Right now, I am at a point in my recovery where pain is my primary focus. My motor abilities are improving day by day, but the pain… that nagging, ever present pain… that is my primary concern. I have recently started seeing a physiatrist (if you don’t know what a physiatrist is, don’t feel bad – a month ago, neither did I), and the physiatrist has sent me back to physical therapy, but this time instead of working on balance and movement, we are working on reducing my pain levels. On my second visit, the physical therapist handed a book to me. She told me that she thought it might help me to understand my pain. The name of the book was Explain Pain.
The book was written by Drs. David Butler and Lorimer Moseley from the University of South Australia. According to the University’s website, Dr. Moseley is a Pain Scientist with a background in physiotherapy, neuroscience and psychophysiology. Dr. Butler is the Director of the Neuro Orthopaedic Institute.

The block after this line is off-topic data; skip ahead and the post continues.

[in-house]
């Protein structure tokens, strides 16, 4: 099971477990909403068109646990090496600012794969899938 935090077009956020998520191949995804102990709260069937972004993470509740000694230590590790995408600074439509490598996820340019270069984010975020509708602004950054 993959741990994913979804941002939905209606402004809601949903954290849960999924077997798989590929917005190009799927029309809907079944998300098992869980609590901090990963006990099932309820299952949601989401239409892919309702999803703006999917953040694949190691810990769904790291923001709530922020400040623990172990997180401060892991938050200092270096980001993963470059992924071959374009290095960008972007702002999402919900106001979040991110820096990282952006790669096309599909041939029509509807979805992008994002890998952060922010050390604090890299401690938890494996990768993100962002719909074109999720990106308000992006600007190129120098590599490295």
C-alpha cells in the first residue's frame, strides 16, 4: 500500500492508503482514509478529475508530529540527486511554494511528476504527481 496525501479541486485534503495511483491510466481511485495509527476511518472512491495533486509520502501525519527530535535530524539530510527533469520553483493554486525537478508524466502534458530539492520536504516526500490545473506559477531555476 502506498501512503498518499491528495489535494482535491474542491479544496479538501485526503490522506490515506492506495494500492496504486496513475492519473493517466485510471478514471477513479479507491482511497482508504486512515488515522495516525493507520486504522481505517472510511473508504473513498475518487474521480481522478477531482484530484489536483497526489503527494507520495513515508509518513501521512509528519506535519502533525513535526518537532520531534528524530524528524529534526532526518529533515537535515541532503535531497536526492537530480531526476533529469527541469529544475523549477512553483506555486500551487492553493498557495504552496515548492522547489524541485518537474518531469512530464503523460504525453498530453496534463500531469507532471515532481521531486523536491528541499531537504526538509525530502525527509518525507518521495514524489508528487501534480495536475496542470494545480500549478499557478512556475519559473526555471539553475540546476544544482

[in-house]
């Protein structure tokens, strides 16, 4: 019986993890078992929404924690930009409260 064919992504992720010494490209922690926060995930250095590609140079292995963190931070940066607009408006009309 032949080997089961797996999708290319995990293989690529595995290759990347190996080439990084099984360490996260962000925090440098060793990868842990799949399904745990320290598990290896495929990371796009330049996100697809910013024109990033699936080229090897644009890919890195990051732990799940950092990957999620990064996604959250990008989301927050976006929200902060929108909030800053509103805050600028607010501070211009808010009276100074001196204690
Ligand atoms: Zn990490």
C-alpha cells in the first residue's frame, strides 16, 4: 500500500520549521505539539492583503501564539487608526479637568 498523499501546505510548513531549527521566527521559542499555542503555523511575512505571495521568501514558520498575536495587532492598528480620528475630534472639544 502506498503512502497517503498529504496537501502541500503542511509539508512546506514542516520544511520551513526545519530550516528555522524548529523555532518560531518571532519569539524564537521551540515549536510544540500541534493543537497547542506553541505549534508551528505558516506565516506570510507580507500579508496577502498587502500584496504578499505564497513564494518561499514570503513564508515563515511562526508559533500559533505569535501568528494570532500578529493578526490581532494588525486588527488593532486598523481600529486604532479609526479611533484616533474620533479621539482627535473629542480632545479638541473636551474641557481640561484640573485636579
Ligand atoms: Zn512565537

The book, which sells for a shocking $94.22 on Amazon.com, summarizes research from a number of different fields to provide patients with an understanding of factors that influence their pain levels. They manage to do this with very little jargon, so people with limited understanding of human biology can follow along. Despite the simple explanations, they also succeed in not talking down to the reader.
While I think that this book can provide SCT patients with a better understanding of their pain, and by extension a better perspective from which to manage their pain, I do not think it is worth close to $100! If you can find it used or borrow a copy from a local library, I would definitely say it is worth a read.
They have another book, The Explain Pain Handbook, which is $36.10 on Amazon.com. I think I might give it a try. It is supposed to be a more hands-on guide to help patients take control of their pain using techniques that are based on the research that was presented in Explain Pain.
Have you read either of these books? If so, I would love to hear what you thought about them. Have you read any other good books on pain management?